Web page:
Raspberry crown borer can be hard to control

My well-established raspberry patch seems to be dying. Leaves are turning brown and have not flowered to produce fruit. It seems like the whole cane is drying up and dying!

The patch is watered heavily at least once per week from our irrigation ditch, with an occasional light watering mid-week. The dying canes do not seem to lack water because they are dying in the area which receives the most water while canes on the perimeter are OK.

This is the first time in five years the patch has shown any sign of distress. Is some kind of blight or fungus going around the area?

— Terry

I think the culprit is an insect called the raspberry crown borer. This little critter bores down at the base of the cane and into the crown of the plant. The first symptom of it is that the cane starts to wilt and die back.

You can confirm this by cutting into the cane down near the base. You should see sawdust-like material in the center.

There’s a second borer called the raspberry cane borer that does much the same thing but it starts up toward the tip of the cane and tunnels down through the center. If there’s wilting just at the tip, then it’s probably cane borer.

Controlling cane borer takes a bit of work and persistence. The first and most important thing to do is to remove any canes that are infested. If this is the case with most of the canes, I strongly would consider replacing the plant with a new one.

Otherwise, use insecticide drenches at the base of the plant after you’ve picked the fall crop of berries in September and again a month later.

The best insecticide to use is Bifenthrin. The problem is finding an insecticide that is labeled for this pest. There are commercial products containing Bifenthrin that are labeled for it. The problem is that the homeowner products I’ve looked at that contain this chemical don’t list the borer on the label.

The way the law is, I can’t recommend something contrary to what the label says (sheesh!).

I also have seen Permethrin recommended for borer, but I can’t find the borer on any label I know.

Since this insect often has a two year life cycle, you’ll need to treat your plants again next year, and I’d recommend doing it another year after that just to be sure.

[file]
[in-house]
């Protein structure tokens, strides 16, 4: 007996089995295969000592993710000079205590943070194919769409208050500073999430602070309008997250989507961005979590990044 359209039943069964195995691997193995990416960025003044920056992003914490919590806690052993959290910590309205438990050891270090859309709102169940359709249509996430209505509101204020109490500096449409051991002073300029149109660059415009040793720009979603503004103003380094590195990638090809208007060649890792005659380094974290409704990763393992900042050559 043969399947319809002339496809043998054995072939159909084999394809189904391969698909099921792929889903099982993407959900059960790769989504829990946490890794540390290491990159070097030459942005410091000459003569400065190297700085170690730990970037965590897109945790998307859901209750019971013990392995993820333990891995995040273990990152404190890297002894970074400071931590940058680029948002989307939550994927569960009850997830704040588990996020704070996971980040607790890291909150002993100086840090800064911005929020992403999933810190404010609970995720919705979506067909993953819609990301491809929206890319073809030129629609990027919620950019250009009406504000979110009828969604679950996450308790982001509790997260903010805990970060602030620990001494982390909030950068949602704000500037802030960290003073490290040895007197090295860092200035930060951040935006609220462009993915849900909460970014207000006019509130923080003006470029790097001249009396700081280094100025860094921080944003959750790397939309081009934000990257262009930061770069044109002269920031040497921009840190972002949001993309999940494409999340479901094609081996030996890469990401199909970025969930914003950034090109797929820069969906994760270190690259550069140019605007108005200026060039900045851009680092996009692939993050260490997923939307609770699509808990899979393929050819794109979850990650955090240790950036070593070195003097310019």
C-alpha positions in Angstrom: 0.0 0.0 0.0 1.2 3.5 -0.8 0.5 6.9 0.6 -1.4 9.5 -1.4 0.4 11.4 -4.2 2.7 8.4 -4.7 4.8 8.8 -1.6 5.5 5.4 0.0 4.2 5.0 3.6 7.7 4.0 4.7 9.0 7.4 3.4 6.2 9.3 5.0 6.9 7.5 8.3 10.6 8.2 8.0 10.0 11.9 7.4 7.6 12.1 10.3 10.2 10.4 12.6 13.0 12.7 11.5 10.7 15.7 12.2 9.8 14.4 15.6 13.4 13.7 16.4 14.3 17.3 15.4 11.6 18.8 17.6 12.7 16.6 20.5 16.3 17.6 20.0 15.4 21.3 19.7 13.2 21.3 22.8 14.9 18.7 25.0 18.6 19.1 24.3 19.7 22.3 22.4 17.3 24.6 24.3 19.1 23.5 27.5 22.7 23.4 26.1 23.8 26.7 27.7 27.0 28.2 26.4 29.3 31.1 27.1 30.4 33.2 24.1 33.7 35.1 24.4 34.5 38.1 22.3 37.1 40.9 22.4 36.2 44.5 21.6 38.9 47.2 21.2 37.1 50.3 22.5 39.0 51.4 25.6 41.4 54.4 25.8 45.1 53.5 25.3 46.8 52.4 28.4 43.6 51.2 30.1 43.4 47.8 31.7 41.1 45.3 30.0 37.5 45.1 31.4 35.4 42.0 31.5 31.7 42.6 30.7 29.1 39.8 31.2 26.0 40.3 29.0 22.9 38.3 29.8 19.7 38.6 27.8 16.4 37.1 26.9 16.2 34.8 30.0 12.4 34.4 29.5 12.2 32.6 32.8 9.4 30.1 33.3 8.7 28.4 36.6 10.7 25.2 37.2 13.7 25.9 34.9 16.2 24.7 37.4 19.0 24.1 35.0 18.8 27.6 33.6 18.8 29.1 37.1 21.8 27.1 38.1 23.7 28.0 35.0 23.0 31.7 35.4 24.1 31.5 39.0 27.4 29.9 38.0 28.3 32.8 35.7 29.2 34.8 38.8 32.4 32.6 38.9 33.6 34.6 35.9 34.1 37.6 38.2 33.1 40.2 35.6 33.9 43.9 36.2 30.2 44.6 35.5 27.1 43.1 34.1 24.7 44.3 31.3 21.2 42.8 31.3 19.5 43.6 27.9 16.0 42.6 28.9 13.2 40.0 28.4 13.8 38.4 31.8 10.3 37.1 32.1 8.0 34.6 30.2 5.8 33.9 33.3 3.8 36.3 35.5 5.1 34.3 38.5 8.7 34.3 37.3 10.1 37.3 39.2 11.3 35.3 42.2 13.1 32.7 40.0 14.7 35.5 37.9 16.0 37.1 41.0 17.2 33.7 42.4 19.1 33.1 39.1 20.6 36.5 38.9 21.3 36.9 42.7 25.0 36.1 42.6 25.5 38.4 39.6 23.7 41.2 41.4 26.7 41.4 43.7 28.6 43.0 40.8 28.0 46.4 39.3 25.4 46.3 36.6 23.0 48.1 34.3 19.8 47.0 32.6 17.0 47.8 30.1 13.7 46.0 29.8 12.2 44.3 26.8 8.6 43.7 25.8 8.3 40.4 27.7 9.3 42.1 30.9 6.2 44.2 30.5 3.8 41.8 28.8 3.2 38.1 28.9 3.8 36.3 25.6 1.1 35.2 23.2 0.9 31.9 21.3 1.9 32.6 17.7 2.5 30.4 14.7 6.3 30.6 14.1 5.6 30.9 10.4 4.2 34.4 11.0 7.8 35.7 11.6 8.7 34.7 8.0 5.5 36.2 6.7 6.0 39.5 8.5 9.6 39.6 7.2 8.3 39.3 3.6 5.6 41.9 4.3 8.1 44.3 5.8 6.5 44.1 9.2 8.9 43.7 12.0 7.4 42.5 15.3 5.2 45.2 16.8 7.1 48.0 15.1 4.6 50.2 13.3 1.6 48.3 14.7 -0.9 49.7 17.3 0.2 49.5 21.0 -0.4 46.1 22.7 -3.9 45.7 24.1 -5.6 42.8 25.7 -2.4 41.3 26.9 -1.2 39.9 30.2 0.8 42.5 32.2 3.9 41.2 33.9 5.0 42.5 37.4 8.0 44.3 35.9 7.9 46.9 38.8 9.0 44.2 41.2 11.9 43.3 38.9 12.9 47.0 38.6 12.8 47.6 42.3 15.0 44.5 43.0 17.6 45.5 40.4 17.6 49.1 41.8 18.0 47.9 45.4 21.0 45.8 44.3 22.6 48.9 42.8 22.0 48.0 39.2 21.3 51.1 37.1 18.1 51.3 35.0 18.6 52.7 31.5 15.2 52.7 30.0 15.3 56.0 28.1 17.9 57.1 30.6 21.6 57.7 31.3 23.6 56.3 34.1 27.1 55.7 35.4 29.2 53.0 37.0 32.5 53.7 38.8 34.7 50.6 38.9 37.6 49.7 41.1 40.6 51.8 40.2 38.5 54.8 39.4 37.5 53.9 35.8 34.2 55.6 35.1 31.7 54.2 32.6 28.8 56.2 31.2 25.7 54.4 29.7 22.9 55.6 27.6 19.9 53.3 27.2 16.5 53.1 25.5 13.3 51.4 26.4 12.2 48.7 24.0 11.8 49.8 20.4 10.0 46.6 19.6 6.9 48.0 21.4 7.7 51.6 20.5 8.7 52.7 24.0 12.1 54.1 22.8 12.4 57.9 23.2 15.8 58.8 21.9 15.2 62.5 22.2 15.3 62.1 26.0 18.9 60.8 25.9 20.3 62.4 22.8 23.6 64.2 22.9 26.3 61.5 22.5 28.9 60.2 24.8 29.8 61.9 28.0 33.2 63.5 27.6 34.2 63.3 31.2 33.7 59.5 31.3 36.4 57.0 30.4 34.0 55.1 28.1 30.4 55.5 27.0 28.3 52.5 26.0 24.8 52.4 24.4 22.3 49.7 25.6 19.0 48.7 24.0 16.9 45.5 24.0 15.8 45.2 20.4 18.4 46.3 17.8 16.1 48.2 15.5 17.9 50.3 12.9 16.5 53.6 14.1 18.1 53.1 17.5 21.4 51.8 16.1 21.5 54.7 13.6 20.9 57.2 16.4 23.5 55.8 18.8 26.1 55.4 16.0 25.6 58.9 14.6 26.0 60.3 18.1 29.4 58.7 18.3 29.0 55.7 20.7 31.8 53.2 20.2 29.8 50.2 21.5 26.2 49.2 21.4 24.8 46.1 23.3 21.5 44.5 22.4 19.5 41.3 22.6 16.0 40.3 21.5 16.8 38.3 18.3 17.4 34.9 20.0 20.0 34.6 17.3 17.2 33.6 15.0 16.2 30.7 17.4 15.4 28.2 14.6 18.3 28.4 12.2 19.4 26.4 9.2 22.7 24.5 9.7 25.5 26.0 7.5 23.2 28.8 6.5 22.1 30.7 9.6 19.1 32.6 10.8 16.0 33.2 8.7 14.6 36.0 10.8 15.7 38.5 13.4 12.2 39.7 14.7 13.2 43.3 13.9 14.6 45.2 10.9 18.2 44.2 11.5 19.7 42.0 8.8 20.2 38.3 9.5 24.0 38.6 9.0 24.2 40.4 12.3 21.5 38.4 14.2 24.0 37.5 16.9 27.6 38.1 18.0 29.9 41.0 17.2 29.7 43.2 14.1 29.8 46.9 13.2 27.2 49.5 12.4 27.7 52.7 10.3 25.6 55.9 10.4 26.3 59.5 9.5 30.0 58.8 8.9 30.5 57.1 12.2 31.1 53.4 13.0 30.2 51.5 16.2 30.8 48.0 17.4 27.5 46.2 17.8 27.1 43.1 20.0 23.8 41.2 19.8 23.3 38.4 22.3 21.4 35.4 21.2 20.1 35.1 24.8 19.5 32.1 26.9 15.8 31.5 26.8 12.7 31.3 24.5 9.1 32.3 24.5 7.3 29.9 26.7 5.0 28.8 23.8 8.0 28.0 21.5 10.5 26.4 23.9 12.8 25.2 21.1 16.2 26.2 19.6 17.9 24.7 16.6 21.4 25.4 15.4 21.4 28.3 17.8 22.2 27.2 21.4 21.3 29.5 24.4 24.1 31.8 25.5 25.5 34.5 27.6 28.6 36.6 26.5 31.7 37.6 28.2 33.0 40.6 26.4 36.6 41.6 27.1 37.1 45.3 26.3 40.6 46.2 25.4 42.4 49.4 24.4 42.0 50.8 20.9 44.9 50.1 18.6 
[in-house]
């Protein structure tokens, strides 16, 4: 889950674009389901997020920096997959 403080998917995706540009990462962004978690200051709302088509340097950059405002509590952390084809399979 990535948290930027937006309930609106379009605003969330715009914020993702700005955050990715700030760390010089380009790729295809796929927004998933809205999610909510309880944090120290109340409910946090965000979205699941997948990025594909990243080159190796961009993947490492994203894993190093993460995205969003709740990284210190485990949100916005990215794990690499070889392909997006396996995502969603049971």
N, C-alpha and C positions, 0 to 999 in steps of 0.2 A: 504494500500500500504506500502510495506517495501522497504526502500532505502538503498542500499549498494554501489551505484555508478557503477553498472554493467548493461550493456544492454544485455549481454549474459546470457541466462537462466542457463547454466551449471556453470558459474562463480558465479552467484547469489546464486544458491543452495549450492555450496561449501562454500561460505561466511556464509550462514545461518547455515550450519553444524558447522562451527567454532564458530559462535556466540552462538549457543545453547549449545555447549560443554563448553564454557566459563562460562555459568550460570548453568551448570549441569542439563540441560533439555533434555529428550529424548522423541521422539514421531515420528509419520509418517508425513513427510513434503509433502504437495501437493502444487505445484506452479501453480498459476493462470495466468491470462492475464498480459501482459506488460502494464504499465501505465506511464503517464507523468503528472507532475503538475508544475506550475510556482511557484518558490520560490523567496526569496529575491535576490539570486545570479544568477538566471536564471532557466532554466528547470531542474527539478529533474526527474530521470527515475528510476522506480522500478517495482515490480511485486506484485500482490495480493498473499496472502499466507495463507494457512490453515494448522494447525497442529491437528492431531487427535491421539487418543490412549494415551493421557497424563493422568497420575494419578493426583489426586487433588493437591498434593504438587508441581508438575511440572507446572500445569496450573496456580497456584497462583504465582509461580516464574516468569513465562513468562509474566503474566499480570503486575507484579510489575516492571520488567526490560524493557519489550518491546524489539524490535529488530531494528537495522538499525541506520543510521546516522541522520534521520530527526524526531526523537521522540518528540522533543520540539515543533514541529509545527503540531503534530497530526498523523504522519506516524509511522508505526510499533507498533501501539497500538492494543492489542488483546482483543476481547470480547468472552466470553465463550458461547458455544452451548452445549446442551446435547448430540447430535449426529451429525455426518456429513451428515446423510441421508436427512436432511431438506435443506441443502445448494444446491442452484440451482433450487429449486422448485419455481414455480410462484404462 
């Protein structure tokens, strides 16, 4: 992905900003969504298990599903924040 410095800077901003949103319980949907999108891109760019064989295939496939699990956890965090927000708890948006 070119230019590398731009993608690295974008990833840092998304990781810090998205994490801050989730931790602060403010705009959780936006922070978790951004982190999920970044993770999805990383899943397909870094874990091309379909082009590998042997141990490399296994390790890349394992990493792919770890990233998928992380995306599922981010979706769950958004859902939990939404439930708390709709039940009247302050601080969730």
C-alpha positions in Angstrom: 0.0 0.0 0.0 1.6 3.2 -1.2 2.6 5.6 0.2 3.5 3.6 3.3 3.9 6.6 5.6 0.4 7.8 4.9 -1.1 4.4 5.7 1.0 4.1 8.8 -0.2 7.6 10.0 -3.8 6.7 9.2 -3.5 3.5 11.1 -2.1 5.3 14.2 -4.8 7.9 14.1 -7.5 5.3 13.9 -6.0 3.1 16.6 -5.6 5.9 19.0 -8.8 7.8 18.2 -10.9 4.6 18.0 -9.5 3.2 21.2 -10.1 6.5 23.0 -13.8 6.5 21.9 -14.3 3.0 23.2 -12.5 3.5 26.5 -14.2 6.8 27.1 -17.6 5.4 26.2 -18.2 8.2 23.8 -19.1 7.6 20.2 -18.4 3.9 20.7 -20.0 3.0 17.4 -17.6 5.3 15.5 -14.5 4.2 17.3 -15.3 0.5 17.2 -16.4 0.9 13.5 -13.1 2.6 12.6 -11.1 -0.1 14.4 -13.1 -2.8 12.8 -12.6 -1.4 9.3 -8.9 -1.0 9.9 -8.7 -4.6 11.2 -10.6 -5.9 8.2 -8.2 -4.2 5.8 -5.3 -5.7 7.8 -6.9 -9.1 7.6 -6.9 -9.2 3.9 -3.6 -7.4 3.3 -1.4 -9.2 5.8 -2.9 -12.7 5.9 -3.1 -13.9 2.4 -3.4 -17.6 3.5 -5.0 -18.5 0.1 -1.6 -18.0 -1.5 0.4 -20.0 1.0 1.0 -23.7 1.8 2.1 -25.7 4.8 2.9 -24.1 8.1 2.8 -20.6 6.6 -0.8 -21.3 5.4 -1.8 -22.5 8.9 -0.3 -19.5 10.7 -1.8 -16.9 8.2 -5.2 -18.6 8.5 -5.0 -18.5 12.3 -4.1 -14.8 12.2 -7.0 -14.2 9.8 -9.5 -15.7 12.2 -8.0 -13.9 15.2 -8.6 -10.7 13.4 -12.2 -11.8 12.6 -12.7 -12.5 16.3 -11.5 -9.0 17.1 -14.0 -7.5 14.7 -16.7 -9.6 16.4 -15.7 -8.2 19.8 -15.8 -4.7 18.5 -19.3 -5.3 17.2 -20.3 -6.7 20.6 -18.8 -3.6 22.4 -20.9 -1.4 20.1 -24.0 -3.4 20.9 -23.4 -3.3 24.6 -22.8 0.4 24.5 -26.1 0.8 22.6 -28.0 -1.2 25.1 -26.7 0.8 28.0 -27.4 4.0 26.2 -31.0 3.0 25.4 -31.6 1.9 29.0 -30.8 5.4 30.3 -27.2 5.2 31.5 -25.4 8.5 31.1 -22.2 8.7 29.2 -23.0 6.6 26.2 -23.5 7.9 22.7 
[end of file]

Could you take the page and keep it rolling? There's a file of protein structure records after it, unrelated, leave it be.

An alternative is to drench the base of the plant with a parasitic nematode (Steinemema species) in late April or early May. This nematode is a tiny round worm that preys on grubs. You probably have to find this online.

Be sure to water the bed well before applying them and again afterward. They need to stay moist to survive. This is a safe, organic way to get the job done.

The second possibility is that you have a fungal crown rot or root rot in your plants. I don’t think this is what’s going on, but it’s a possibility. These types of fungi usually need a high water environment in the soil or at the base of the plant to thrive. You mentioned that this spot gets the most water of the patch.

I really don’t have any fungicides to recommend to you. There are some commercial products out there, but they’re EXPENSIVE! The best way to go about it is to make the soil environment less favorable for the fungus and better for the raspberry.

Don’t let any standing water accumulate at the base of the plant, and allow the soil to dry a bit before watering deeply again.

If you lose any plants to a crown rot, you could replace them, just be sure to completely remove the old plants and do a thorough job amending the soil before replanting by mixing in a good amount of decomposed organic matter like Soil Pep or compost.

Dennis Hill is the nursery manager at Bookcliff Gardens, bookcliffgardens.com. Send questions to Bookcliff Gardens, 755 26 Road, Grand Junction 81506; or email .(JavaScript must be enabled to view this email address).


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